Southern Methodist University presents:
18th French Film Festival 2014
Presented in collaboration with the French Department.
All showings are at 7 pm & admission is FREE, in the theatre of Hughes Trigg Student Center.
DATE: March 20, 2014
L’Enfant d’en haut
By Ursula Meire with Léa Seydoux
2012 / 97mn
A keenly observed examination of class differences and tenuous family ties, Ursula Meier’s accomplished second film (after 2008’s equally assured Home) focuses on 12-year-old Simon and his desperate attempts to survive. Simon lives in a bleak housing project in the valley of a posh Swiss ski resort. This tiny, cunning boy steals skis and other expensive equipment, later reselling it to his neighbors. In his indelible, heartbreaking portrayal of Simon, Klein joins the ranks of cinema’s greatest child actors.
DATE: March 22, 2014
By Roselyne Bosch with Jean Réno
2012 / 119mn
In picturesque Montmarte, three children wearing a yellow star play in the streets, oblivious to the darkness spreading over Nazi-occupied France. Their parents do not seem too concerned either, somehow putting their trust in the Vichy Government. But beyond this view, much is going on. Hitler demands that the French government round up its Jews and put them on trains for the extermination camps in the East.
DATE: March 25, 2014
By Patrick Alessandrin with Cyril Raffaelli
2009 / 100mn
The loud, intense, and explosive action saga Banlieue 13: Ultimatum is a sequel to the 2004 European blockbuster Banlieue 13. This second installment was directed by Patrick Alessandrin but initially gestated from the vision of writer-producer Luc Besson, also responsible for scripting and producing the first go-round. Ultimatum unfurls three years after the original, in the slightly dystopian realm of suburban Paris, circa 2013. Ultra-violence now riddles that sphere -- to such a degree that cops have imposed a lockdown on the area, to little avail.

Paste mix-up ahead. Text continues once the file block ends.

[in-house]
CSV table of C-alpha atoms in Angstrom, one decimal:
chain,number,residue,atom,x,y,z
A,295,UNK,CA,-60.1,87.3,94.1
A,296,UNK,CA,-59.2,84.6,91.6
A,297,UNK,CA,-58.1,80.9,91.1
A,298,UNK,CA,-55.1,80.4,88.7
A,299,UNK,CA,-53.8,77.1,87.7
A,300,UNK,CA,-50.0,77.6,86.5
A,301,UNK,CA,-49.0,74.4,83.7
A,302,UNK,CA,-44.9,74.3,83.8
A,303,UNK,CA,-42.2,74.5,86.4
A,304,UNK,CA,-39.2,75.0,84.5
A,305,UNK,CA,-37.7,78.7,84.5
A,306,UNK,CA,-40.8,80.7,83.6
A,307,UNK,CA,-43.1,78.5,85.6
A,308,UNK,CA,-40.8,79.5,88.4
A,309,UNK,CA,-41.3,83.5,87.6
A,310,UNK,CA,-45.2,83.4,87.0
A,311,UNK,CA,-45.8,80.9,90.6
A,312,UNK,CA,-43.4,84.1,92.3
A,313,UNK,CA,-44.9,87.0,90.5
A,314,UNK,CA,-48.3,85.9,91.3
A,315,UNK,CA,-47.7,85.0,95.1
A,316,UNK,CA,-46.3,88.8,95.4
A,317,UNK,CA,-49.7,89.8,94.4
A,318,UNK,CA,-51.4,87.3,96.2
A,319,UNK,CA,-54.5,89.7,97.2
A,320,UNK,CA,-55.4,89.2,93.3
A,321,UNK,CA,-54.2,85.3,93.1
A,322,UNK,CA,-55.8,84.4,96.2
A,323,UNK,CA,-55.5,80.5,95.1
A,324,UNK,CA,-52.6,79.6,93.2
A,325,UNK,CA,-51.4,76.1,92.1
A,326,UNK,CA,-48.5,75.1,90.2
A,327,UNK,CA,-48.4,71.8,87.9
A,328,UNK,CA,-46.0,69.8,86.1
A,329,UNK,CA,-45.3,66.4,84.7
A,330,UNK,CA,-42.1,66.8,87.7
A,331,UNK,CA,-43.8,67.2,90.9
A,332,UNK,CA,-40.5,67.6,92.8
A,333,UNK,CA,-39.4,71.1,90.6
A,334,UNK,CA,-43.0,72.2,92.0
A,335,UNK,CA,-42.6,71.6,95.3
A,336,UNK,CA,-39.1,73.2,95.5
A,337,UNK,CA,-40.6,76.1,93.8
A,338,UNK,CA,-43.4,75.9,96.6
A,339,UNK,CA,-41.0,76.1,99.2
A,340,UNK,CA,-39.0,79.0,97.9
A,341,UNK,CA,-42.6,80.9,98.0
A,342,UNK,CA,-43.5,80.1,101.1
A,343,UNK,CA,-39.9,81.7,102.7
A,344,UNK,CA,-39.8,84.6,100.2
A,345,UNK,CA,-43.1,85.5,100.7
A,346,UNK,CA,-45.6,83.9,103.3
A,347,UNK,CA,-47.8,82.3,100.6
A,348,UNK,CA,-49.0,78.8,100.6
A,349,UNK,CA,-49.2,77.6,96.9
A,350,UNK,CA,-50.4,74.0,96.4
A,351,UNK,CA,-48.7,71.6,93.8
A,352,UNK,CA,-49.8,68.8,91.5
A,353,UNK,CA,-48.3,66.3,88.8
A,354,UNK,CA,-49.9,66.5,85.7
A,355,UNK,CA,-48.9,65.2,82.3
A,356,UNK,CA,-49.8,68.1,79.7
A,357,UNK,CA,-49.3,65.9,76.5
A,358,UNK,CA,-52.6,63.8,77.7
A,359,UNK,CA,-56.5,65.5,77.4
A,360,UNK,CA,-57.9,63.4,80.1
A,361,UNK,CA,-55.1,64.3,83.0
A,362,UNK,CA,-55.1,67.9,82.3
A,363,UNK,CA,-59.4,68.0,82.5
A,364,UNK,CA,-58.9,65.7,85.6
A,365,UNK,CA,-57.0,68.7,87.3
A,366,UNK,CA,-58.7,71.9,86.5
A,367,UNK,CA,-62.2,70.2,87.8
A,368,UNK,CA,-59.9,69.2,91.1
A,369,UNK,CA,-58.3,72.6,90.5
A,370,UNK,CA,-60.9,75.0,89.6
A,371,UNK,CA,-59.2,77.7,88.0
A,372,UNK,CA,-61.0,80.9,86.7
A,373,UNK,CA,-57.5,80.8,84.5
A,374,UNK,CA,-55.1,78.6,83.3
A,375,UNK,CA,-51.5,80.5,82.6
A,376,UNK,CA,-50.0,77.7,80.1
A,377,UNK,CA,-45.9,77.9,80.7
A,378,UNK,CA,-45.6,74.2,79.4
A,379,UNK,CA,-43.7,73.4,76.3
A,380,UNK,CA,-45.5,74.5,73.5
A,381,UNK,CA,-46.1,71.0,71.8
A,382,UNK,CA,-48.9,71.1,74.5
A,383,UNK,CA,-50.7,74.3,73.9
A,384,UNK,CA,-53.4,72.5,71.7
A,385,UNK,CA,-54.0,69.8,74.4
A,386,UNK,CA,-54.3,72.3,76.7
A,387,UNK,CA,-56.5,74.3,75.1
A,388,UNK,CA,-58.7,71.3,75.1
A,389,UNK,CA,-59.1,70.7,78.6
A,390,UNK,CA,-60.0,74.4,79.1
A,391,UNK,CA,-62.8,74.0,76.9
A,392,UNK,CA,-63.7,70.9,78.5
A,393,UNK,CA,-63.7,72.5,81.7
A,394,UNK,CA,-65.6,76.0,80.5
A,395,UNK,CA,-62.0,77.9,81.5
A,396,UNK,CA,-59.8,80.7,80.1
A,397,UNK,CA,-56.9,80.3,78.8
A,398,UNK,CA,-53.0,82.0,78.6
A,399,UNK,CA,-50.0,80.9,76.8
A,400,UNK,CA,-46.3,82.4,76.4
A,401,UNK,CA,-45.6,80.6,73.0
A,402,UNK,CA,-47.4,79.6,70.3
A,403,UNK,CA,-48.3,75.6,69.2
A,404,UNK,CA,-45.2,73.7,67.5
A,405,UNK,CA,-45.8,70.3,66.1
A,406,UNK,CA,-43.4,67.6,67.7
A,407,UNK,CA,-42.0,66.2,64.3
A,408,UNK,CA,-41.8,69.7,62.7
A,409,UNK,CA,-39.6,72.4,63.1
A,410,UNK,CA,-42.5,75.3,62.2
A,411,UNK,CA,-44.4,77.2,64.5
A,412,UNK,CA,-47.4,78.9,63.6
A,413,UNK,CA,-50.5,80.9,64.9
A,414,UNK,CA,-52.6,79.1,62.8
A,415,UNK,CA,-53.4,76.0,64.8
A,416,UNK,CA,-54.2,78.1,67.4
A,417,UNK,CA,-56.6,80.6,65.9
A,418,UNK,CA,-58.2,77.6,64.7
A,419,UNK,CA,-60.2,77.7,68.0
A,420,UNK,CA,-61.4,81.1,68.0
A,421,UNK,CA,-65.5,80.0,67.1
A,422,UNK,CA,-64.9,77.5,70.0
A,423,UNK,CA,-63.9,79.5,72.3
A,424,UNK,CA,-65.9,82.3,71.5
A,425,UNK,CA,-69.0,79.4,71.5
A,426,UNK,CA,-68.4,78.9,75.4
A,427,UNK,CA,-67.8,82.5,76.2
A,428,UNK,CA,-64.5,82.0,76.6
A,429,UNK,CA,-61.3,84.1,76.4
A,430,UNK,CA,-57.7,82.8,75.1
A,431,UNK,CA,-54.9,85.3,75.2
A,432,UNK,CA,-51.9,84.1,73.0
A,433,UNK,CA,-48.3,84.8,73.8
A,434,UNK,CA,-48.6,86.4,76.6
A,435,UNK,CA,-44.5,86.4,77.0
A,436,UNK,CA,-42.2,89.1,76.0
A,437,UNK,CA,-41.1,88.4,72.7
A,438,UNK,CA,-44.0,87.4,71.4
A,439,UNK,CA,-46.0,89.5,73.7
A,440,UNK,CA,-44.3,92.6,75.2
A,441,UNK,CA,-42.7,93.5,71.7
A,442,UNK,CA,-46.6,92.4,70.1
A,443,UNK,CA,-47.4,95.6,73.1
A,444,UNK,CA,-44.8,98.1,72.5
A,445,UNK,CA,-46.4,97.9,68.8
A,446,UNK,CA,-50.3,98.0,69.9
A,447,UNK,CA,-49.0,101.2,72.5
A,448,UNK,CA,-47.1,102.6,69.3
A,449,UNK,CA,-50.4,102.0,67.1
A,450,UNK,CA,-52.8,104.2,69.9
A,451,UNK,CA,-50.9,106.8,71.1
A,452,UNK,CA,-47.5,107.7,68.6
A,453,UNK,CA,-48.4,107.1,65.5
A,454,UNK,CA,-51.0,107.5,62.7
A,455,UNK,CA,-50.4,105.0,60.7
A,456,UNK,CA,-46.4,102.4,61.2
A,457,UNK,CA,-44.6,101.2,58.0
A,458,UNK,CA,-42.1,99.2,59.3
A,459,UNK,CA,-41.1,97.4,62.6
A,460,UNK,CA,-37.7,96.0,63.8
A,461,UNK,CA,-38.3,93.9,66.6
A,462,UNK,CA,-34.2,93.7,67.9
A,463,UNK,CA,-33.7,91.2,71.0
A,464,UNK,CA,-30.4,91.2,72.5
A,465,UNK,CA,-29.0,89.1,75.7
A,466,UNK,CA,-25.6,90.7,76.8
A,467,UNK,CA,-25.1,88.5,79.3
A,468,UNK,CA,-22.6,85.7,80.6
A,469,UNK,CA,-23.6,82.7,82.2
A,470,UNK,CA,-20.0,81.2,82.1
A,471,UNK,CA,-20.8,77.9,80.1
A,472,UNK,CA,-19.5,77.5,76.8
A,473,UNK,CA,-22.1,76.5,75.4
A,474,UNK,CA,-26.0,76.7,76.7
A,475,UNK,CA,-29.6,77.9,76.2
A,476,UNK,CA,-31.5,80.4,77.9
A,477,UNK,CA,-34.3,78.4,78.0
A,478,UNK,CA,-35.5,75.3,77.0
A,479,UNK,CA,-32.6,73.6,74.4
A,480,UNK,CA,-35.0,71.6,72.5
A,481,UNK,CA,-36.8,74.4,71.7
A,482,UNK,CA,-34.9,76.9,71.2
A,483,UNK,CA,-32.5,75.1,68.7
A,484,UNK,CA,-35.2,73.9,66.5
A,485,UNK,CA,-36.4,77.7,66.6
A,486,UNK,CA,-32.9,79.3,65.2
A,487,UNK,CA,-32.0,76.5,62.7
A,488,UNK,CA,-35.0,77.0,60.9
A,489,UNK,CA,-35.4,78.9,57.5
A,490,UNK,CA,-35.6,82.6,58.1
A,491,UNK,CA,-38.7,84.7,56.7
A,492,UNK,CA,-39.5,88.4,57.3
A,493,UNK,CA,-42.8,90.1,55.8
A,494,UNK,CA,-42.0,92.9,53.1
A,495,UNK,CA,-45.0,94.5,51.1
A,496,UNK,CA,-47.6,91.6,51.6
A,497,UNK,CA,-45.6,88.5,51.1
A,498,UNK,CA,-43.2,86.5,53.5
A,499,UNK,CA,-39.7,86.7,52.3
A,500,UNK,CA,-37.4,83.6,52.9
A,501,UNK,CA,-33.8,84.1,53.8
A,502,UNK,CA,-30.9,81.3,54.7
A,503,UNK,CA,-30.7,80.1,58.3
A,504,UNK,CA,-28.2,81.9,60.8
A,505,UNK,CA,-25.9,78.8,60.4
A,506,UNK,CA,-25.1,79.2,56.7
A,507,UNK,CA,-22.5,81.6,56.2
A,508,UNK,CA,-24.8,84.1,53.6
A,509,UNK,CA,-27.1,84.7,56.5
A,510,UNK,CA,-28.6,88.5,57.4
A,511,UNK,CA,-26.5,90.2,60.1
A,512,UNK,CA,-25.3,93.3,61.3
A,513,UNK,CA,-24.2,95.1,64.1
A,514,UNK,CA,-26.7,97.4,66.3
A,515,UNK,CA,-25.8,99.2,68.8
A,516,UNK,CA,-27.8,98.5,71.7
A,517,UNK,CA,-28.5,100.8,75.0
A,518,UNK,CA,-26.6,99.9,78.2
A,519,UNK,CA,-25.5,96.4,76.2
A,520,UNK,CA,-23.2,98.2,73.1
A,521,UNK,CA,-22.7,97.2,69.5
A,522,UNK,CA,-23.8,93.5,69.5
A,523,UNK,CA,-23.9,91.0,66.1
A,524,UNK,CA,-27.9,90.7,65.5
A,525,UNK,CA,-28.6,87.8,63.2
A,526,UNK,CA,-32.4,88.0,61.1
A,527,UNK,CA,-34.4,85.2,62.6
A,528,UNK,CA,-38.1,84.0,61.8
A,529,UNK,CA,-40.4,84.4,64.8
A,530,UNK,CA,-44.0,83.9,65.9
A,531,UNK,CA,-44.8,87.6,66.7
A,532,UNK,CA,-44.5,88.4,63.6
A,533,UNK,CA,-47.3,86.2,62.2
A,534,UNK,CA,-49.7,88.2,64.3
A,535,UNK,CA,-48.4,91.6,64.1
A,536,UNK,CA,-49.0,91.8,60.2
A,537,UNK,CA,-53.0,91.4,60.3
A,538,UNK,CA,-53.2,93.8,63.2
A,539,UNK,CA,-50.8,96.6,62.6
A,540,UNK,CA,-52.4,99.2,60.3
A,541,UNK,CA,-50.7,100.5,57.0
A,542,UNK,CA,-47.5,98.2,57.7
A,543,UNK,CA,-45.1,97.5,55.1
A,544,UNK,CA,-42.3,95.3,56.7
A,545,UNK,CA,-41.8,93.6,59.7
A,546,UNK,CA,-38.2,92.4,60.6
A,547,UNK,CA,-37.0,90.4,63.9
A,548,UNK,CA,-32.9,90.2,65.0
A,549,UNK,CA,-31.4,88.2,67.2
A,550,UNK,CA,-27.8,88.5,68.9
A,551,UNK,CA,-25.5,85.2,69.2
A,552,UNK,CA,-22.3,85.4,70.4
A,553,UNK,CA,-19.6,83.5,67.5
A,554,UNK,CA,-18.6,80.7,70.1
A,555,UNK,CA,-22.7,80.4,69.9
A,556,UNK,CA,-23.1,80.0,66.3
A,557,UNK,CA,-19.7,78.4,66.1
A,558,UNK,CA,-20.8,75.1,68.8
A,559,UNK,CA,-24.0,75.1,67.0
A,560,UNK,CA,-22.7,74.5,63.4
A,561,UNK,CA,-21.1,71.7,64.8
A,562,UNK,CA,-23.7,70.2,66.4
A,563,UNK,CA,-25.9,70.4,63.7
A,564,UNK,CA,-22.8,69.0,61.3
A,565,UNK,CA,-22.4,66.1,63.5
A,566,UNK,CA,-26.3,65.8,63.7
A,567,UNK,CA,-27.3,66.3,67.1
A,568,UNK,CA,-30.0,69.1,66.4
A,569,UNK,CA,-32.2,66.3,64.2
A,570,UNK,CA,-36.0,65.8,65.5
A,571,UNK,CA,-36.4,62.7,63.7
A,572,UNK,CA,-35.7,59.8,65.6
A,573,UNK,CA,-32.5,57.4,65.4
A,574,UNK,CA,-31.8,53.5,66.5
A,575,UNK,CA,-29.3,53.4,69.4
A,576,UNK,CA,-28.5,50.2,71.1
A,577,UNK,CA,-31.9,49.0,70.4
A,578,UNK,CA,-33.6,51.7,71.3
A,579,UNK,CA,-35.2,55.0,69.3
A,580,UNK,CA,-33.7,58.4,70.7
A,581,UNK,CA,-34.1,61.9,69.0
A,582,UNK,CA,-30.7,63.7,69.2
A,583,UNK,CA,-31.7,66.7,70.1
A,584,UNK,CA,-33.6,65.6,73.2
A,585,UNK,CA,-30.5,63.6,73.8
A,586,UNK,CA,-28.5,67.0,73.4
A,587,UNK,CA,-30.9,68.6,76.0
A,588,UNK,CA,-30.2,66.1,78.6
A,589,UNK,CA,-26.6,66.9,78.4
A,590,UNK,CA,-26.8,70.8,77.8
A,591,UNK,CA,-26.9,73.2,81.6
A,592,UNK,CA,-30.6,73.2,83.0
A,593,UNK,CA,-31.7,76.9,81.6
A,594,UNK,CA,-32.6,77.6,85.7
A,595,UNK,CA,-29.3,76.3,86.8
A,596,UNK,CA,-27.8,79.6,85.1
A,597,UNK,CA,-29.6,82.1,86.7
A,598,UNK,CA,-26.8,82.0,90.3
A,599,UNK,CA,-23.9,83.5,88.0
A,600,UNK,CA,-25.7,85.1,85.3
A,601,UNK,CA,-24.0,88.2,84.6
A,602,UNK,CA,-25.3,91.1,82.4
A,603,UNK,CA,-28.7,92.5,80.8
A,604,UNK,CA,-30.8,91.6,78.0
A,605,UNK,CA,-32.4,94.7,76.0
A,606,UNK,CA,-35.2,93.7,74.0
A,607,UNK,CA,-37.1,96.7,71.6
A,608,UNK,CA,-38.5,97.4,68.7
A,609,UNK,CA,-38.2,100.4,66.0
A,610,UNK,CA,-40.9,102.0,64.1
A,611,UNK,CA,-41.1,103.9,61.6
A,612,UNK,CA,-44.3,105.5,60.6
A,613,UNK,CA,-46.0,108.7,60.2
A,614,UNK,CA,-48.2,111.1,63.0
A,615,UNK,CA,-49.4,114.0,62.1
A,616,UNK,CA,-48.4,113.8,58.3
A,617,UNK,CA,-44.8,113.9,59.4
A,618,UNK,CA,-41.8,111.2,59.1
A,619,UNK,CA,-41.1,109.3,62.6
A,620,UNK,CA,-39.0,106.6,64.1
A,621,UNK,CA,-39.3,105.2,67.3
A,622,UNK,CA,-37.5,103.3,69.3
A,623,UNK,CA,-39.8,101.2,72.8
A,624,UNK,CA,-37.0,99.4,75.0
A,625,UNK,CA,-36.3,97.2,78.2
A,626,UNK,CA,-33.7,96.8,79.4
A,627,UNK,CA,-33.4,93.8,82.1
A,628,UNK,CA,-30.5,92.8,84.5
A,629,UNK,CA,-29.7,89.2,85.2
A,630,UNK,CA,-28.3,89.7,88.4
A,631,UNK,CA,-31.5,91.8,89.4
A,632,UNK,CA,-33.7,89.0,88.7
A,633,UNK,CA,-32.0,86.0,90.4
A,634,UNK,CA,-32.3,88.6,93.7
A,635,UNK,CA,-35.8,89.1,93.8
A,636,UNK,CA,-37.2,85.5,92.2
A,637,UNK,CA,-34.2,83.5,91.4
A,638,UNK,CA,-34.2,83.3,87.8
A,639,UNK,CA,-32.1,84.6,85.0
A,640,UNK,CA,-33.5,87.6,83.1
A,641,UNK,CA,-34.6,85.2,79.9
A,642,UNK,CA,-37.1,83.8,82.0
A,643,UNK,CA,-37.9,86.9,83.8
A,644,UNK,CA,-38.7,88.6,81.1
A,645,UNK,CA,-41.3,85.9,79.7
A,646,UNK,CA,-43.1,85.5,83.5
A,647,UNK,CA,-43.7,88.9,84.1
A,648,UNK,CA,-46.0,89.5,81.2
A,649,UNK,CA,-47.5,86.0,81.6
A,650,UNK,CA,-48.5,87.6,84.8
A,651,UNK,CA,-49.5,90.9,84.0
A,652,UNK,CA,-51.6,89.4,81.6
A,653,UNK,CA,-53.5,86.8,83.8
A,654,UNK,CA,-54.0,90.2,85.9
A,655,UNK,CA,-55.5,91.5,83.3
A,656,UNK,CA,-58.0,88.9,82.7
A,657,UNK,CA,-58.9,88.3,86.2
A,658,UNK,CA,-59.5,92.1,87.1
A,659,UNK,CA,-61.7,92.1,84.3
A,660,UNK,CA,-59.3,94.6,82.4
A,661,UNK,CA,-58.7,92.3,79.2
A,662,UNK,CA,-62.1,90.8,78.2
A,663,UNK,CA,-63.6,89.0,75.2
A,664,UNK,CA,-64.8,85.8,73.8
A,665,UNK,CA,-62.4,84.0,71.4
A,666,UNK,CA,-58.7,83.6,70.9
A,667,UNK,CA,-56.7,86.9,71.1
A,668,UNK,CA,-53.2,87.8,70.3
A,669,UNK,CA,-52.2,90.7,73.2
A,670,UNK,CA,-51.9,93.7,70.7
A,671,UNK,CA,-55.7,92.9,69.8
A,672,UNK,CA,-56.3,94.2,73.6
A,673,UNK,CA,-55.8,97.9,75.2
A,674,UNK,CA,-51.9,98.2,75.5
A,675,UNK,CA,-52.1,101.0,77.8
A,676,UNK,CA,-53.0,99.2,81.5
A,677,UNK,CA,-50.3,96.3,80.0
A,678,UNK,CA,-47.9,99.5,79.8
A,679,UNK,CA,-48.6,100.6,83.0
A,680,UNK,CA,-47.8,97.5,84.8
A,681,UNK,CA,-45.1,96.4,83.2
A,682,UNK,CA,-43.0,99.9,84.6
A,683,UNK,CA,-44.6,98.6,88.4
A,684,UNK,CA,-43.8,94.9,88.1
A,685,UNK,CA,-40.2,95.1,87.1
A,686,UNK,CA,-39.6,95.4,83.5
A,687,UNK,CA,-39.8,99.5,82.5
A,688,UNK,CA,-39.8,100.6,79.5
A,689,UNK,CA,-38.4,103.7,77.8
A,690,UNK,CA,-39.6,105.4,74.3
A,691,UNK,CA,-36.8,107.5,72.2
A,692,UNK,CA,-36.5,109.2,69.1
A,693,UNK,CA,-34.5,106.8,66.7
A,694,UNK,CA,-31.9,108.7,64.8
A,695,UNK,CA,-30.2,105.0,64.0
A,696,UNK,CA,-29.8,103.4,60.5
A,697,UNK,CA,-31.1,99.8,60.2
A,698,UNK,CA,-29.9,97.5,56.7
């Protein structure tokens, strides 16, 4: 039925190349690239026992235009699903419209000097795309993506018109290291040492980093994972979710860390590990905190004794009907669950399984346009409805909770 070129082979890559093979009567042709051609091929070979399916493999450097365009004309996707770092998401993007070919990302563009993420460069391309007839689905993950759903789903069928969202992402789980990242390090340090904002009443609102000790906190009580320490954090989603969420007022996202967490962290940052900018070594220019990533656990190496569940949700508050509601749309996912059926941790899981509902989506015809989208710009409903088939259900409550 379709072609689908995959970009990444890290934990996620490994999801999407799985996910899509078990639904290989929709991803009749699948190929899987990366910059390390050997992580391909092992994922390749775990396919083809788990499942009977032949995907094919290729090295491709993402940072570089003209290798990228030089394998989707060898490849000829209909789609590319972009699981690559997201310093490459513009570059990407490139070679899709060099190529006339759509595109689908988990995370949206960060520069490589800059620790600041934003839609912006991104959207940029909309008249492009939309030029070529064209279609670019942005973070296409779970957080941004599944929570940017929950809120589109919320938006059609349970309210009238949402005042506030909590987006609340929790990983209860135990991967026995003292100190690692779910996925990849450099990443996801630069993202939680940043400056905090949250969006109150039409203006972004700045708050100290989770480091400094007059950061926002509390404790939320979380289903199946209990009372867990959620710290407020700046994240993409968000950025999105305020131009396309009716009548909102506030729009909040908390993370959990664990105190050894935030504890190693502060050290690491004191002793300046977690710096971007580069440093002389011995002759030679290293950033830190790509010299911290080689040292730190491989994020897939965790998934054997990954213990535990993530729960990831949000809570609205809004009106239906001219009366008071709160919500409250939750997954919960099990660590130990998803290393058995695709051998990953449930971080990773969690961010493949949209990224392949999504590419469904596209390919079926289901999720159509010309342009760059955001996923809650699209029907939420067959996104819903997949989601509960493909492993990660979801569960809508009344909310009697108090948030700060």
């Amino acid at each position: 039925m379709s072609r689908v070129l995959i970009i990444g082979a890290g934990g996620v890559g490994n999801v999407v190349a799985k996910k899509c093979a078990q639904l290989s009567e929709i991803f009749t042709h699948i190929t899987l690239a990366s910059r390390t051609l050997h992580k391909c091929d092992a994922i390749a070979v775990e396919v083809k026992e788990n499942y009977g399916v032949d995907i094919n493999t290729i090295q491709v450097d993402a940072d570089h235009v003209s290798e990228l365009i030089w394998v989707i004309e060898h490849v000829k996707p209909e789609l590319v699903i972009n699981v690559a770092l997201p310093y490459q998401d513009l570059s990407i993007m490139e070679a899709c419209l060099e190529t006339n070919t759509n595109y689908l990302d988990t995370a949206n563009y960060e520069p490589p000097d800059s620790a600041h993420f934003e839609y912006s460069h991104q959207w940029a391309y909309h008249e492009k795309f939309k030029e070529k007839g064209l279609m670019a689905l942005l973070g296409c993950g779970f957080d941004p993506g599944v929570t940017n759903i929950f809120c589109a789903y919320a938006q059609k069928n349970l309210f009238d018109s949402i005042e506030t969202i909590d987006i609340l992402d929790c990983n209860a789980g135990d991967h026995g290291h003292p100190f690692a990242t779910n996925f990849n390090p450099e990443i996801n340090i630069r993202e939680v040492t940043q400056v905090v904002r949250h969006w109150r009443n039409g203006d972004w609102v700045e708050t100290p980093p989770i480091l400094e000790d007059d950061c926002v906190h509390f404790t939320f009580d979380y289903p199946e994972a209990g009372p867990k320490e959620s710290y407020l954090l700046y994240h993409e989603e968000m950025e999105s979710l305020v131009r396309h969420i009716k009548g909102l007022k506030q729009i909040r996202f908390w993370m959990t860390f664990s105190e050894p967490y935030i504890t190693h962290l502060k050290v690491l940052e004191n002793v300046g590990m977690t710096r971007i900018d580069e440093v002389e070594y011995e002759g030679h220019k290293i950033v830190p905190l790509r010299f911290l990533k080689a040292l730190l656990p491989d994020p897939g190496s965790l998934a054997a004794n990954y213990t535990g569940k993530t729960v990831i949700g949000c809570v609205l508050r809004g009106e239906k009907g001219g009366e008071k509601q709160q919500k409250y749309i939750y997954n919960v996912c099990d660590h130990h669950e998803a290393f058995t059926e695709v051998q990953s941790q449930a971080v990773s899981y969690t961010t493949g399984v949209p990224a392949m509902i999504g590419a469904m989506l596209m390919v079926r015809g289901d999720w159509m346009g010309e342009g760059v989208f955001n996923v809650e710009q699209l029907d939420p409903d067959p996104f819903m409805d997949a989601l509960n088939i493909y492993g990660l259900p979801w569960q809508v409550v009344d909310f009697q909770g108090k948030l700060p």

DATE: March 29, 2014
By Joël Calmettes
2010 / 84mn
An exemplary documentary that exposes one of the most ignominious—and little-studied—events of the past 130 years, Joël Calmettes’s film chronicles the Berlin Conference on Africa. At this meeting, held at Chancellor Otto von Bismarck’s official residence in Berlin, the major European countries and the US divided up the vast continent for their own personal gain, setting in motion the ruinous colonization of Africa that continued for the next several decades.
DATE: April 2, 2014
By Léos Carax with Denis Lavant
2013 / 115mn
Expansive, breathtaking, and thrillingly unclassifiable, Holy Motors is writer-director Leos Carax’s first feature since Pola X (1999), and only his fifth in three decades. Both a lamentation for and celebration of cinema, the film opens with Carax himself, walking down a long corridor to a movie-theater balcony that overlooks a roomful of motionless, stony-silent spectators. After this dream-like prologue, we are introduced to the movie’s main character, Monsieur Oscar (Denis Lavant, Carax’s frequent collaborator), a professional chameleon who inhabits nearly 12 different personas over the course of a single day.
DATE: April 5, 2014
By Régis Roinsard with Romain Duris
2013 / 111mn
Spring, 1958: 21-year-old Rose Pamphyle lives with her grouchy widower father who runs the village store. Engaged to the son of the local mechanic, she seems destined for the quiet, drudgery-filled life of a housewife. But that's not the life Rose longs for. When she travels to Lisieux in Normandy, where charismatic insurance agency boss Louis Echard is advertising for a secretary, the ensuing interview is a disaster. But Rose reveals a special gift - she can type at extraordinary speed...